Version 1 (modified by Aaron Falk, 15 years ago) (diff)


CMULab Quarterly Status Report

Period: Q2 2009

I. Major Accomplishments

A. Milestones Achieved

This quarter began with the basic node functionality complete for both HomeNet (broadband/wireless) and Wireless Emulator node booting and management. The major milestones achieved this quarter were in ProtoGENI control and integration:

  • Integrate with ProtoGENI Control Plane

It is now possible to use the ProtoGENI control mechanisms to allocate slices involving CMULab and Emulator resources and to create accounts on the shared HomeNet nodes.

  • Integration of node-CMU and CMU-Utah tunnels

The CMU resources comprise a mix of individually allocated (sliced) resources, such as the CMULab nodes and the Emulator nodes, as well as shared nodes that provide only user-level resource isolation and no allocation mechanisms (the wireless !Homenet nodes). Most of these nodes are not directly reachable over the Internet or Internet2---they lie behind NATs and firewalls either at Carnegie Mellon or in end-users houses/businesses. As a result, the integration of the tunnels to these nodes with the conceptually cleaner IP-in-IP tunnels used by ProtoGENI to connect directly-reachable nodes required bridging two encapsulation regimes (IP-in-IP and OpenSSL).

We have created mechanisms to automatically configure these tunnels to the HomeNet nodes, and have created a mechanism that users can use (at present, manually) to establish these VPN connections to Emulator and CMUlab nodes. Using this mechanism, it is possible to bridge the data plane from nodes at Emulab to, e.g., wireless Emulator nodes at Carnegie Mellon. The mechanism is described on the HomeNet wiki and has already been used by one (non-HomeNet-developer) researcher for wireless experimentation. The researcher's paper describing this is currently under submission; we will provide a bibliographic reference in a subsequent report.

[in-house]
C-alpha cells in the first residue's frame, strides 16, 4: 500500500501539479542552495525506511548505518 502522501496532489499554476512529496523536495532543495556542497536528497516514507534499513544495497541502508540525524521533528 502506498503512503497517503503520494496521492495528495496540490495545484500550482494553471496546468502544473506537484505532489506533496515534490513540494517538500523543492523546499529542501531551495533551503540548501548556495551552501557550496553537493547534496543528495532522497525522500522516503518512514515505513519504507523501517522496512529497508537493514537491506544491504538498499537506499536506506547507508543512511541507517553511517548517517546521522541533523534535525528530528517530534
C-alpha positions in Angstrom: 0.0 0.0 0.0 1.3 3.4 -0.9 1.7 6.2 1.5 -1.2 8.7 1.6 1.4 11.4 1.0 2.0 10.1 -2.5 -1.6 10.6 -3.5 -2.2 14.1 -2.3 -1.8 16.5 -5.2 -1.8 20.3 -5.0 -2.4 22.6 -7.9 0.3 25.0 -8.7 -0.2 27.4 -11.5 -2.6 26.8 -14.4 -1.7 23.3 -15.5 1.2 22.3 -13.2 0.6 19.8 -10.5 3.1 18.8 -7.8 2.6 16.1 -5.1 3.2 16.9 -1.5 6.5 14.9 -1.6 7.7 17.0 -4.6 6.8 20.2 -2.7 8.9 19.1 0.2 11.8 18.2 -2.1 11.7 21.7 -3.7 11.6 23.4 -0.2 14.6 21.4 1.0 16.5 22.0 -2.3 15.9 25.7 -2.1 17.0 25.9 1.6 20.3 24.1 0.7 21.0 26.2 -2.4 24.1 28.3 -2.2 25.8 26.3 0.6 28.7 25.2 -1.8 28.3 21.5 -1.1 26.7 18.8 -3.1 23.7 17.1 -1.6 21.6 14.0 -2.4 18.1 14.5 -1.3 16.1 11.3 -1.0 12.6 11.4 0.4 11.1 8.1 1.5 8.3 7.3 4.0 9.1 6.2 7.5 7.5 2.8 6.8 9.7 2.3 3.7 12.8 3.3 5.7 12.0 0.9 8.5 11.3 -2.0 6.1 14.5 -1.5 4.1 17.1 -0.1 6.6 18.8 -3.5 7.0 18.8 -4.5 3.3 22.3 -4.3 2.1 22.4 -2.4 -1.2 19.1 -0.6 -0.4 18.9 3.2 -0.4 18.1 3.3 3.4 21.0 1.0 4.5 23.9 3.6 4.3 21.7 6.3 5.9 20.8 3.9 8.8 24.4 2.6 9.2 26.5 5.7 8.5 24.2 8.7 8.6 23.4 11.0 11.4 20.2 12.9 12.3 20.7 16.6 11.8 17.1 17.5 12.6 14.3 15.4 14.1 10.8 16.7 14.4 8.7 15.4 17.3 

• Merging all CMU-created functionality into ProtoGENI distribution

All milestone-related functionality has been submitted as patches and accepted to the main ProtoGENI distribution. In addition, we supplied and had accepted several "clean-up" engineering improvements to the base code.

  • Student testbed use

The testbeds have received substantial use to date. This student research use is described in the milestone ticket.

B. Deliverables made

As noted above, we continue to keep these changes integrated with the ProtoGENI code, and keep our deployment in sync with the Utah development branch. Patches for all of the above milestones have been submitted to and accepted into the ProtoGENI codebase and are documented on our or the ProtoGENI Wiki.

II. Description of work performed during the last quarter

A. Activities and findings

The milestones listed above represent about half of the effort we put into HomeNet/ProtoGENI development this quarter, and are somewhat self-explanatory: establishing tunnels, bridging communication domains to provide federated data plane support through non-transitively connected networks, and ensuring compliance with the evolving ProtoGENI interfaces.

A major chunk of time, however, was consumed by a milestone that has not yet been completed: Integration of the Emulator user interface with the Emulab/ProtoGENI experiment portal interface.